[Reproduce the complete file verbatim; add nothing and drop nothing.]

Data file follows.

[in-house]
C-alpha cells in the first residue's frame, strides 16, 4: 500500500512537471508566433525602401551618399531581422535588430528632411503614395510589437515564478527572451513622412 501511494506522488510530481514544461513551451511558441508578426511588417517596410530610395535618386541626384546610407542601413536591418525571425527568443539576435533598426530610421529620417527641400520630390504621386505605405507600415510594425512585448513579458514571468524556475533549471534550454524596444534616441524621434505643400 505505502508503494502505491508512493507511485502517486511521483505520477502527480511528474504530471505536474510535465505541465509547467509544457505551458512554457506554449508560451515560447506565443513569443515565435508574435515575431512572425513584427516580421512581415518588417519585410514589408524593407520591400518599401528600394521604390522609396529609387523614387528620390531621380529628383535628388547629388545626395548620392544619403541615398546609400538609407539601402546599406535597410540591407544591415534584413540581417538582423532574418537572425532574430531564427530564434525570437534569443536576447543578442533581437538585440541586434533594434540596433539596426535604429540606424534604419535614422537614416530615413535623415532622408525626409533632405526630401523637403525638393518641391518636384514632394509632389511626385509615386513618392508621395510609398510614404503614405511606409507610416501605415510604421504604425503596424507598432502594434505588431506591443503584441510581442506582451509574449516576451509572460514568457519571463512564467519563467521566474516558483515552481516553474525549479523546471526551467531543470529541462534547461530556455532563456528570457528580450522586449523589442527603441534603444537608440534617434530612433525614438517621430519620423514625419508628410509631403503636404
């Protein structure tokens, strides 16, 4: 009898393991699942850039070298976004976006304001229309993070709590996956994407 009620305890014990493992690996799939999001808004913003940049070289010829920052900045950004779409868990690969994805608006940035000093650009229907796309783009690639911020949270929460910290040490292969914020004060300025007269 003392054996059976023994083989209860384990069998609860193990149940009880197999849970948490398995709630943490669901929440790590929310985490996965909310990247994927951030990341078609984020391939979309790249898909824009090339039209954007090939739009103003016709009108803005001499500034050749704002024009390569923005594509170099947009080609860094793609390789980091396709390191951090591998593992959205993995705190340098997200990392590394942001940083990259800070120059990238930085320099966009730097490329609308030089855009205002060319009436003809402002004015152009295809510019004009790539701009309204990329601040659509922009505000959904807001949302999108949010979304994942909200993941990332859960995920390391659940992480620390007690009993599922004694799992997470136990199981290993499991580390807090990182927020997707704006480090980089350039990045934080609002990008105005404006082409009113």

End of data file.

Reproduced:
[in-house]
C-alpha cells in the first residue's frame, strides 16, 4: 500500500512537471508566433525602401551618399531581422535588430528632411503614395510589437515564478527572451513622412 501511494506522488510530481514544461513551451511558441508578426511588417517596410530610395535618386541626384546610407542601413536591418525571425527568443539576435533598426530610421529620417527641400520630390504621386505605405507600415510594425512585448513579458514571468524556475533549471534550454524596444534616441524621434505643400 505505502508503494502505491508512493507511485502517486511521483505520477502527480511528474504530471505536474510535465505541465509547467509544457505551458512554457506554449508560451515560447506565443513569443515565435508574435515575431512572425513584427516580421512581415518588417519585410514589408524593407520591400518599401528600394521604390522609396529609387523614387528620390531621380529628383535628388547629388545626395548620392544619403541615398546609400538609407539601402546599406535597410540591407544591415534584413540581417538582423532574418537572425532574430531564427530564434525570437534569443536576447543578442533581437538585440541586434533594434540596433539596426535604429540606424534604419535614422537614416530615413535623415532622408525626409533632405526630401523637403525638393518641391518636384514632394509632389511626385509615386513618392508621395510609398510614404503614405511606409507610416501605415510604421504604425503596424507598432502594434505588431506591443503584441510581442506582451509574449516576451509572460514568457519571463512564467519563467521566474516558483515552481516553474525549479523546471526551467531543470529541462534547461530556455532563456528570457528580450522586449523589442527603441534603444537608440534617434530612433525614438517621430519620423514625419508628410509631403503636404
């Protein structure tokens, strides 16, 4: 009898393991699942850039070298976004976006304001229309993070709590996956994407 009620305890014990493992690996799939999001808004913003940049070289010829920052900045950004779409868990690969994805608006940035000093650009229907796309783009690639911020949270929460910290040490292969914020004060300025007269 003392054996059976023994083989209860384990069998609860193990149940009880197999849970948490398995709630943490669901929440790590929310985490996965909310990247994927951030990341078609984020391939979309790249898909824009090339039209954007090939739009103003016709009108803005001499500034050749704002024009390569923005594509170099947009080609860094793609390789980091396709390191951090591998593992959205993995705190340098997200990392590394942001940083990259800070120059990238930085320099966009730097490329609308030089855009205002060319009436003809402002004015152009295809510019004009790539701009309204990329601040659509922009505000959904807001949302999108949010979304994942909200993941990332859960995920390391659940992480620390007690009993599922004694799992997470136990199981290993499991580390807090990182927020997707704006480090980089350039990045934080609002990008105005404006082409009113």